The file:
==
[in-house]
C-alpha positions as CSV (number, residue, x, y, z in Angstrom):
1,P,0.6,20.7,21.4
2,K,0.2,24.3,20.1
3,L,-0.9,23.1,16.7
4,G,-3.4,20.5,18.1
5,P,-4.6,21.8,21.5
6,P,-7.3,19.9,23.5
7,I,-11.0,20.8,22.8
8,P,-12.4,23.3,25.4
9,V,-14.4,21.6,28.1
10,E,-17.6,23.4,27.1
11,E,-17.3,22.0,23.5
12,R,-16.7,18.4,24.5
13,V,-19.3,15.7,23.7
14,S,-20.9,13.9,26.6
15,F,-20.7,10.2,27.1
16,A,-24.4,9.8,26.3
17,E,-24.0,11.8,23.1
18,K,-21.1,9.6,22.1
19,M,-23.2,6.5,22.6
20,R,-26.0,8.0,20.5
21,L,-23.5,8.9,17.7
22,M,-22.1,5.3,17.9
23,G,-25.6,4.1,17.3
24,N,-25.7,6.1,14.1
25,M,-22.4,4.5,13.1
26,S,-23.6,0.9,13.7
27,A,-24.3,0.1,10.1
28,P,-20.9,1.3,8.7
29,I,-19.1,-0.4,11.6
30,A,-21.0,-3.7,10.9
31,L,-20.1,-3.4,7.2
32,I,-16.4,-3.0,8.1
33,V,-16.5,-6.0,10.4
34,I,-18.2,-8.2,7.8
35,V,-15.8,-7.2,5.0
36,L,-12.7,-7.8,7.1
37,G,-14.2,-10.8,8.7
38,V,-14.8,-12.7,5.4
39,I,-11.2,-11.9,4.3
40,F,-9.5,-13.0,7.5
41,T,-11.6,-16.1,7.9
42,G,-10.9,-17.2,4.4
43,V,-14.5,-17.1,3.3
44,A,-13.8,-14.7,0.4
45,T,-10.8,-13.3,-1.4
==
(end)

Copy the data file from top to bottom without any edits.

[in-house]
C-alpha positions as CSV (number, residue, x, y, z in Angstrom):
1,P,0.6,20.7,21.4
2,K,0.2,24.3,20.1
3,L,-0.9,23.1,16.7
4,G,-3.4,20.5,18.1
5,P,-4.6,21.8,21.5
6,P,-7.3,19.9,23.5
7,I,-11.0,20.8,22.8
8,P,-12.4,23.3,25.4
9,V,-14.4,21.6,28.1
10,E,-17.6,23.4,27.1
11,E,-17.3,22.0,23.5
12,R,-16.7,18.4,24.5
13,V,-19.3,15.7,23.7
14,S,-20.9,13.9,26.6
15,F,-20.7,10.2,27.1
16,A,-24.4,9.8,26.3
17,E,-24.0,11.8,23.1
18,K,-21.1,9.6,22.1
19,M,-23.2,6.5,22.6
20,R,-26.0,8.0,20.5
21,L,-23.5,8.9,17.7
22,M,-22.1,5.3,17.9
23,G,-25.6,4.1,17.3
24,N,-25.7,6.1,14.1
25,M,-22.4,4.5,13.1
26,S,-23.6,0.9,13.7
27,A,-24.3,0.1,10.1
28,P,-20.9,1.3,8.7
29,I,-19.1,-0.4,11.6
30,A,-21.0,-3.7,10.9
31,L,-20.1,-3.4,7.2
32,I,-16.4,-3.0,8.1
33,V,-16.5,-6.0,10.4
34,I,-18.2,-8.2,7.8
35,V,-15.8,-7.2,5.0
36,L,-12.7,-7.8,7.1
37,G,-14.2,-10.8,8.7
38,V,-14.8,-12.7,5.4
39,I,-11.2,-11.9,4.3
40,F,-9.5,-13.0,7.5
41,T,-11.6,-16.1,7.9
42,G,-10.9,-17.2,4.4
43,V,-14.5,-17.1,3.3
44,A,-13.8,-14.7,0.4
45,T,-10.8,-13.3,-1.4